This Monarch was famous only for his Beauty & his Courage, of which the Picture we have here given of him, & his undaunted Behaviour in marrying one Woman while he was engaged to another, are sufficient proofs. His Wife was Elizabeth Woodville, a Widow who, poor woman! was afterwards confined in a Convent by that Monster of Iniquity & Avarice Henry the 7th. One of Edward’s Mistresses was Jane Shore, who had a play written about her, but it is a tragedy & therefore not worth reading. Having performed all these noble actions, his Majesty died, & was succeeded by his son.

Edward the 5th

This unfortunate Prince lived so little a while that nobody had time to draw his picture. He was murdered by his Uncle’s Contrivance, whose name was Richard the 3d.

Richard the 3d

The Character of this Prince has been in general very severely treated by Historians, but as he was a York, I am rather inclined to suppose him a very respectable Man. It has indeed been confidently asserted that he killed his two Nephews & his Wife, but it has also been declared that he did not kill his two Nephews, which I am inclined to beleive true; & if this is the case, it may also be affirmed that he did not kill his Wife, for if Perkin Warbeck was really the Duke of York, why might not Lambert Simnel be the Widow of Richard. Whether innocent or guilty, he did not reign long in peace, for Henry Tudor E. of Richmond as great a villain as ever lived, made a great fuss about getting the Crown & having killed the King at the battle of Bosworth, he succeeded to it.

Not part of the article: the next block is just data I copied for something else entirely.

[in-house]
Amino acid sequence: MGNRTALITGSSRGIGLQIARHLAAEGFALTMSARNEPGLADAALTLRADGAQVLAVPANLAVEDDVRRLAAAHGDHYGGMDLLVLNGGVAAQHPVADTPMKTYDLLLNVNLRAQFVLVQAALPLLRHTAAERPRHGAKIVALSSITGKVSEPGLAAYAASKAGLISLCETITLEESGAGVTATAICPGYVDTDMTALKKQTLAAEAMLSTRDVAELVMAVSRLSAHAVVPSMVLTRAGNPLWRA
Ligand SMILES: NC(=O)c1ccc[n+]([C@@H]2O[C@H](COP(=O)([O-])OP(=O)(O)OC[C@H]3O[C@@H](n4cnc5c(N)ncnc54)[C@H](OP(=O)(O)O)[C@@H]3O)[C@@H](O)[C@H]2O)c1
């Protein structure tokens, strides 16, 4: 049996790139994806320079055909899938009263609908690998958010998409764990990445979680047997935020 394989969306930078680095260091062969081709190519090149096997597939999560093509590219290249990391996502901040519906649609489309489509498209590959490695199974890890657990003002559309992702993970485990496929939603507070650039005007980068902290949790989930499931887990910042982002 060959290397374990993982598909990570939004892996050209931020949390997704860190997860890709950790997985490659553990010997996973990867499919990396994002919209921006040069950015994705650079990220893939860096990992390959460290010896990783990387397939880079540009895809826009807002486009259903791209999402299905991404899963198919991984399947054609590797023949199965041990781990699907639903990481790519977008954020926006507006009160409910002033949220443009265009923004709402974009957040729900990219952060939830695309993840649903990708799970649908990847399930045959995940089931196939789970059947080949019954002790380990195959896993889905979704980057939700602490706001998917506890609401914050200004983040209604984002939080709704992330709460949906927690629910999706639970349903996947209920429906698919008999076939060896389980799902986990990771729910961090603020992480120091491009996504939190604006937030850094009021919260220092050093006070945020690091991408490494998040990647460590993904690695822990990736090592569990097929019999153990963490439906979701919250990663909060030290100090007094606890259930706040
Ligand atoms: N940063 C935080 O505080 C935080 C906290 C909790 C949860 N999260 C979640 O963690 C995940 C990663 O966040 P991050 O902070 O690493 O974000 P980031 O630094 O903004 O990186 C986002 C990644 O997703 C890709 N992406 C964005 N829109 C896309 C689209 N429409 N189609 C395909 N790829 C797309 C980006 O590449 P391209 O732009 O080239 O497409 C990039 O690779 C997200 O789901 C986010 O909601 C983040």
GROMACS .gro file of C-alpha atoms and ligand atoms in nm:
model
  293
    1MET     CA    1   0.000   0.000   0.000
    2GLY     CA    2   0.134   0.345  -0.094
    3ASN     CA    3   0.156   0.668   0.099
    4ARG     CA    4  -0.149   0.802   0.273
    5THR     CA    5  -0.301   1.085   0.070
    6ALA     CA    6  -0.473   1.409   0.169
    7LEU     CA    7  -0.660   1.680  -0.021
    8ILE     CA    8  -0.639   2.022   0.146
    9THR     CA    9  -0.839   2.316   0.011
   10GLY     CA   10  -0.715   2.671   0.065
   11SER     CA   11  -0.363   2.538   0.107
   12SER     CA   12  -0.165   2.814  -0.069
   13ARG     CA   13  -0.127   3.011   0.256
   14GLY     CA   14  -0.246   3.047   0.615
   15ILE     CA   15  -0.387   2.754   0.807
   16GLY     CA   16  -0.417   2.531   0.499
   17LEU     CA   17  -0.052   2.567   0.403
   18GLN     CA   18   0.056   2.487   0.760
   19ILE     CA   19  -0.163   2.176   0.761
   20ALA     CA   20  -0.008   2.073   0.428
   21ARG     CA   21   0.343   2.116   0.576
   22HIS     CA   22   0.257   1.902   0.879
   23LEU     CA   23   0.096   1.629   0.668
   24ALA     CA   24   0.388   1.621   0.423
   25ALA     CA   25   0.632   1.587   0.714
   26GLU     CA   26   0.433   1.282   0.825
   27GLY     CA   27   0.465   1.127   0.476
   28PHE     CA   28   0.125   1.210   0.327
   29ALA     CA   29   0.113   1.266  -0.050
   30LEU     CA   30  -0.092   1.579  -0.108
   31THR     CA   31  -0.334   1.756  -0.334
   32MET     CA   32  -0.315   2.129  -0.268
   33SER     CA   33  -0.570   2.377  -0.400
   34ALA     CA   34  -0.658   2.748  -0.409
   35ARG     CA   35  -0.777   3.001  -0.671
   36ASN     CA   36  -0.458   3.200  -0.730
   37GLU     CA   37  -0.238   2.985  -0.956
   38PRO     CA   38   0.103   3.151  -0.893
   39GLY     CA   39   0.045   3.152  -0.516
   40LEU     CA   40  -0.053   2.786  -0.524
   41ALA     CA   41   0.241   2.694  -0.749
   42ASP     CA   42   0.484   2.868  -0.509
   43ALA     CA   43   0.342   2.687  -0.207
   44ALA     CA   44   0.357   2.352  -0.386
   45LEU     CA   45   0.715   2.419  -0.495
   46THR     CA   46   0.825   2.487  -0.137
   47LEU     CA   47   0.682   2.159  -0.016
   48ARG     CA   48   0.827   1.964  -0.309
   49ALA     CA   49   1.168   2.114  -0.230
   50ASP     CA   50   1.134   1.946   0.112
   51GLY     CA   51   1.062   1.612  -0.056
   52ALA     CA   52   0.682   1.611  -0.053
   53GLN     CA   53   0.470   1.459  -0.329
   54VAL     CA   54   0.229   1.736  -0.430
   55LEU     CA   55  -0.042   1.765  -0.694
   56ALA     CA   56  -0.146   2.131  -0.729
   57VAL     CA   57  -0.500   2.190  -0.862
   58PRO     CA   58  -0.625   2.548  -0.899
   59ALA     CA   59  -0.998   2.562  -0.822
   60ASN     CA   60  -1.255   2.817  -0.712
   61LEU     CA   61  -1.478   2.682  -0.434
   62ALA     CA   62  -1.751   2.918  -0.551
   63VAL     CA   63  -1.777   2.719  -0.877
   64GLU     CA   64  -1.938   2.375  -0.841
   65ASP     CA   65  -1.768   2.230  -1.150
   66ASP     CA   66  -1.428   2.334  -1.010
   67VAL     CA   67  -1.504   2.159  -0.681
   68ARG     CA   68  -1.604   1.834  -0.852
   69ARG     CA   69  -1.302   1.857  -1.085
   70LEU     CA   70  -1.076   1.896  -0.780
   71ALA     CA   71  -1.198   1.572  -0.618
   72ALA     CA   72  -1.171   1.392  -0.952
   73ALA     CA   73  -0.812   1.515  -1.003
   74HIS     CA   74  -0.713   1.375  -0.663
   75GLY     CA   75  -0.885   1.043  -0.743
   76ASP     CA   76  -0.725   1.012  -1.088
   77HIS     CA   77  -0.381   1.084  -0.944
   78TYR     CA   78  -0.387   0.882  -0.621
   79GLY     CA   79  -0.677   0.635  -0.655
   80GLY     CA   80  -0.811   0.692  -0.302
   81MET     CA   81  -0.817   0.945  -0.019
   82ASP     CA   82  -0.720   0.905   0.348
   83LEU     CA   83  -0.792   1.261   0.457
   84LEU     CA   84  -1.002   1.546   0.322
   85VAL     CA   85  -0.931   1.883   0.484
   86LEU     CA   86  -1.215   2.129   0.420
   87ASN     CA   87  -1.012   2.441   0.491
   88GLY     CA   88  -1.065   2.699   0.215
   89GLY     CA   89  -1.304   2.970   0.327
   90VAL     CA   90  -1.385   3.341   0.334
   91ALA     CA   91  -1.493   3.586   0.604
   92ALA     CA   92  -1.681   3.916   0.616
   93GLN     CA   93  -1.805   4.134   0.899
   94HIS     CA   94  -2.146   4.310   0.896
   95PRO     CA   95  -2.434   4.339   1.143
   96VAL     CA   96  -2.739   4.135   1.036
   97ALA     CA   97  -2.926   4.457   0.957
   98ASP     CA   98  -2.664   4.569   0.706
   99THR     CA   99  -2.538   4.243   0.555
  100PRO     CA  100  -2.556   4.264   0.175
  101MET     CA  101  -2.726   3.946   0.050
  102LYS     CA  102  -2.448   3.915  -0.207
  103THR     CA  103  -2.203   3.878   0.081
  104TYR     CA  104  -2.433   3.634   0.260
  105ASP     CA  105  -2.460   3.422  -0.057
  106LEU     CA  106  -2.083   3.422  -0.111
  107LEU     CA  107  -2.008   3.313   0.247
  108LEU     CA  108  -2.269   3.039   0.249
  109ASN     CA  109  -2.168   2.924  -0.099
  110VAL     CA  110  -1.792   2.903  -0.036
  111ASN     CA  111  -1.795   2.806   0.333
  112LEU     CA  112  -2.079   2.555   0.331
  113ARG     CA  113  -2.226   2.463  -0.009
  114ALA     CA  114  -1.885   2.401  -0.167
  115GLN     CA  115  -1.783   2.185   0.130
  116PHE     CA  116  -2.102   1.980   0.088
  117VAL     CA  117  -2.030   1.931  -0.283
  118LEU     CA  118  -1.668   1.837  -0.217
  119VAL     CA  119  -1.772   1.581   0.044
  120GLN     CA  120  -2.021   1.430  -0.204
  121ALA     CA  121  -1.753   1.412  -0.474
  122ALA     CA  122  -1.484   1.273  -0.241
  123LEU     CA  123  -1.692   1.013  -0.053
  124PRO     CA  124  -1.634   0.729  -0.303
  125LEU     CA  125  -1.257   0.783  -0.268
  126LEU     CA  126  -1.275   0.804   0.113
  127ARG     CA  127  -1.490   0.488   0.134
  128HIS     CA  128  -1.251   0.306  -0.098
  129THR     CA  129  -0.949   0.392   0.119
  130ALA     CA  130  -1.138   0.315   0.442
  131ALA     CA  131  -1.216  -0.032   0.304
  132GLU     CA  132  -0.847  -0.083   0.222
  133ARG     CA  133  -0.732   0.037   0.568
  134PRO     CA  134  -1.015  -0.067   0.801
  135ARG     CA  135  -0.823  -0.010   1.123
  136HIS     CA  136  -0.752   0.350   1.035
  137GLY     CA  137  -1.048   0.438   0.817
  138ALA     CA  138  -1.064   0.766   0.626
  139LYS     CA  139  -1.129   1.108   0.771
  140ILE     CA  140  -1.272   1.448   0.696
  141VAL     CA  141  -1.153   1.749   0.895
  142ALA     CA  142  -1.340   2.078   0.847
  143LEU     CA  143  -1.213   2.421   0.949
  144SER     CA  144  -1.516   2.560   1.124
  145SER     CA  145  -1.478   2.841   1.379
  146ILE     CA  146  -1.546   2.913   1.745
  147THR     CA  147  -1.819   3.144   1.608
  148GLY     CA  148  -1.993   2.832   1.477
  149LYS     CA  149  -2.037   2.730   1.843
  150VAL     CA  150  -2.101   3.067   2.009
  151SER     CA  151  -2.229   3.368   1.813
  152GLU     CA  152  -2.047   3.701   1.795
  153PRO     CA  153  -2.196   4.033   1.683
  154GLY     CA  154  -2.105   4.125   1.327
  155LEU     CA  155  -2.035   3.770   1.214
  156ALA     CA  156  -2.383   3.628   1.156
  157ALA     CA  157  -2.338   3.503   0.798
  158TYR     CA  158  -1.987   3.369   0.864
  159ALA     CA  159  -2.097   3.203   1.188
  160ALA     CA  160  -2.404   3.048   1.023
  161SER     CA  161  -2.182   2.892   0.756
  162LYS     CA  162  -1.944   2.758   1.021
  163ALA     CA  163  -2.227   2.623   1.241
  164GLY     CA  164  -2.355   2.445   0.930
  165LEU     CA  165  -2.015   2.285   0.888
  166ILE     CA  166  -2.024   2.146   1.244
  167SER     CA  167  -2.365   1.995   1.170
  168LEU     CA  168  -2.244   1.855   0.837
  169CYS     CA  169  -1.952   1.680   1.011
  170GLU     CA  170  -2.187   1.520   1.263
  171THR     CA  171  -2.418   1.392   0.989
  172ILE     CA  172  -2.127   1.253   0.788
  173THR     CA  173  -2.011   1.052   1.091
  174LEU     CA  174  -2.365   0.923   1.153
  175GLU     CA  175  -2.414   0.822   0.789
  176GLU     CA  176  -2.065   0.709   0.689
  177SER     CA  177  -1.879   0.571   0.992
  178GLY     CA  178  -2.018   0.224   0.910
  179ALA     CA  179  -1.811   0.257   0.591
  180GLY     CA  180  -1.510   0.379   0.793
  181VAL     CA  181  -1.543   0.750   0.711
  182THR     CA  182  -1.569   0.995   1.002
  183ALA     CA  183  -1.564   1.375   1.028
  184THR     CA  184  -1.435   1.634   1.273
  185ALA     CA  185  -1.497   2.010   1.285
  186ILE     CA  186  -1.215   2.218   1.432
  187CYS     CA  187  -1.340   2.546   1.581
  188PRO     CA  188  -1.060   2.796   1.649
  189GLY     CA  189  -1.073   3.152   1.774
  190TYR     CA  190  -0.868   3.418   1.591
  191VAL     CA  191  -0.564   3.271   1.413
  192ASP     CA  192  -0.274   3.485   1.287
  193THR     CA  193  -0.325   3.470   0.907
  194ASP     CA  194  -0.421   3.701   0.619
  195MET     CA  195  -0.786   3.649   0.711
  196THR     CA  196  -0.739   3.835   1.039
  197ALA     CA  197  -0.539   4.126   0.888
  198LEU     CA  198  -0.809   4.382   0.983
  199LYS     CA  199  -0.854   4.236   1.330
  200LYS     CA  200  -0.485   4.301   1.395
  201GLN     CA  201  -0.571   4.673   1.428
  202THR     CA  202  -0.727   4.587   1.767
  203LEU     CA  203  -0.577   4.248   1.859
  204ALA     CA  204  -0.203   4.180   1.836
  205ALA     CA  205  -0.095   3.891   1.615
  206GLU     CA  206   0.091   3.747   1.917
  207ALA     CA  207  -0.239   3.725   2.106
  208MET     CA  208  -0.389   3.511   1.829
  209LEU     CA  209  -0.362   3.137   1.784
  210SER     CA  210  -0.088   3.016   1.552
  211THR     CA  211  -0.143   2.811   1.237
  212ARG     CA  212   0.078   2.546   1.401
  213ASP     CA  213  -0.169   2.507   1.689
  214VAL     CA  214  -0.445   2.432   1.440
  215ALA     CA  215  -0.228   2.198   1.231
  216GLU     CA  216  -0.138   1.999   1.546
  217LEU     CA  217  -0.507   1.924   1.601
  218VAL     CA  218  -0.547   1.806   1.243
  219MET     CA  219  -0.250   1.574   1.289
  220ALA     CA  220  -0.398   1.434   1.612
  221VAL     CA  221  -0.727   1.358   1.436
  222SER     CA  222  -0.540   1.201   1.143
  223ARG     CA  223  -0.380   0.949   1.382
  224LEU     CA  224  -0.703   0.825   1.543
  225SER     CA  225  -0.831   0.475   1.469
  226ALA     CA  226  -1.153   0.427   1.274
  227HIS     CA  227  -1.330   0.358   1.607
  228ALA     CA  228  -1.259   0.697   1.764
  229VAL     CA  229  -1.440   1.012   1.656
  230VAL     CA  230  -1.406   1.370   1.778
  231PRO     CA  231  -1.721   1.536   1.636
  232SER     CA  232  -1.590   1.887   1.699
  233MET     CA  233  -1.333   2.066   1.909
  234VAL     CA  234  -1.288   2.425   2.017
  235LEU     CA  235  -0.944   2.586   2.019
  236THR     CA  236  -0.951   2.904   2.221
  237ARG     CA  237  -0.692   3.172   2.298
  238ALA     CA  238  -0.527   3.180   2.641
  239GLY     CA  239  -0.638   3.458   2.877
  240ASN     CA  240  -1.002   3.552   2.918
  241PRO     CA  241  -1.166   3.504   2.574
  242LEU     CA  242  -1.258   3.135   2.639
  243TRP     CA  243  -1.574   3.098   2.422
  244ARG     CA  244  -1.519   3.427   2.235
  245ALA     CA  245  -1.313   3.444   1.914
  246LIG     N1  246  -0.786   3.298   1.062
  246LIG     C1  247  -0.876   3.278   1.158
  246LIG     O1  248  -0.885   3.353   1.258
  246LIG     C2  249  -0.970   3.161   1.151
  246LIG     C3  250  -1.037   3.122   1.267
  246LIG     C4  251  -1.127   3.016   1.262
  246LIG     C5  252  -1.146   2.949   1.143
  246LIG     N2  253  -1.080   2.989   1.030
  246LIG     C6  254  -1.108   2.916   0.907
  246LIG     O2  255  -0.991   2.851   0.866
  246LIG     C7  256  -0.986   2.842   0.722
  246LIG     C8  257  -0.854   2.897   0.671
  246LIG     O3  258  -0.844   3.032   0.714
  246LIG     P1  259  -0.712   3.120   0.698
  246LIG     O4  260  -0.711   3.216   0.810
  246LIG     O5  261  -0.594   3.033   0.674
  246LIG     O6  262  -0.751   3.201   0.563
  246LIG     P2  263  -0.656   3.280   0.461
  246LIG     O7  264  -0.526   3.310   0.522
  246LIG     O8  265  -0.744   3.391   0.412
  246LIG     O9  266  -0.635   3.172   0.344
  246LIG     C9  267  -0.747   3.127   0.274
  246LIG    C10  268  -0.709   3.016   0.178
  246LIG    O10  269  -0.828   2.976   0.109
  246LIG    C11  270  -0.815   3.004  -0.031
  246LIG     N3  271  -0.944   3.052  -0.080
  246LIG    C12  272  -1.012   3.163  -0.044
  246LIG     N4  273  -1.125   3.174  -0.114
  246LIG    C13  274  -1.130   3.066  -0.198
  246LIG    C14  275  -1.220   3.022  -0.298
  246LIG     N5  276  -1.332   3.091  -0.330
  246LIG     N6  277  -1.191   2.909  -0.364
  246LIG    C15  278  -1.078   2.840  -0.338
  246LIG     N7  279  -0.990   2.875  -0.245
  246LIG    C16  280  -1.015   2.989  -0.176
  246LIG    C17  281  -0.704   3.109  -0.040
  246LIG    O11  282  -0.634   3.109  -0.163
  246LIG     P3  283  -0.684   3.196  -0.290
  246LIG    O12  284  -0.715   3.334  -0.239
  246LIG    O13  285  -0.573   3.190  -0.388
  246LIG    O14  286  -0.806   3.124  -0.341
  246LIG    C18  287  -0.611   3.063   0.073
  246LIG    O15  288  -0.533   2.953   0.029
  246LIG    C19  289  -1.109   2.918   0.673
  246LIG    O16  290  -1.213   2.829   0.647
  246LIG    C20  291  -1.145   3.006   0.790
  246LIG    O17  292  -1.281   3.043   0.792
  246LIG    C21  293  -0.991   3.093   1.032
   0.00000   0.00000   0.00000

Henry the 7th

This Monarch soon after his accession married the Princess Elizabeth of York, by which alliance he plainly proved that he thought his own right inferior to hers, tho’ he pretended to the contrary. By this marriage he had two sons & two daughters, the elder of which Daughters was married to the King of Scotland & had the happiness of being grandmother to one of the first Characters in the World. But of her, I shall have occasion to speak more at large in future. The Youngest, Mary, married first the King of France & secondly the D. of Suffolk, by whom she had one daughter, afterwards the Mother of Lady Jane Gray, who tho’ inferior to her lovely Cousin the Queen of Scots, was yet an amiable young woman & famous for reading Greek while other people were hunting. It was in the reign of Henry the 7th that Perkin Warbeck & Lambert Simnel before mentioned made their appearance, the former of whom was set in the Stocks, took shelter in Beaulieu Abbey, & was beheaded with the Earl of Warwick, & the latter was taken into the Kings kitchen. His Majesty died & was succeeded by his son Henry whose only merit was his not being quite so bad as his daughter Elizabeth.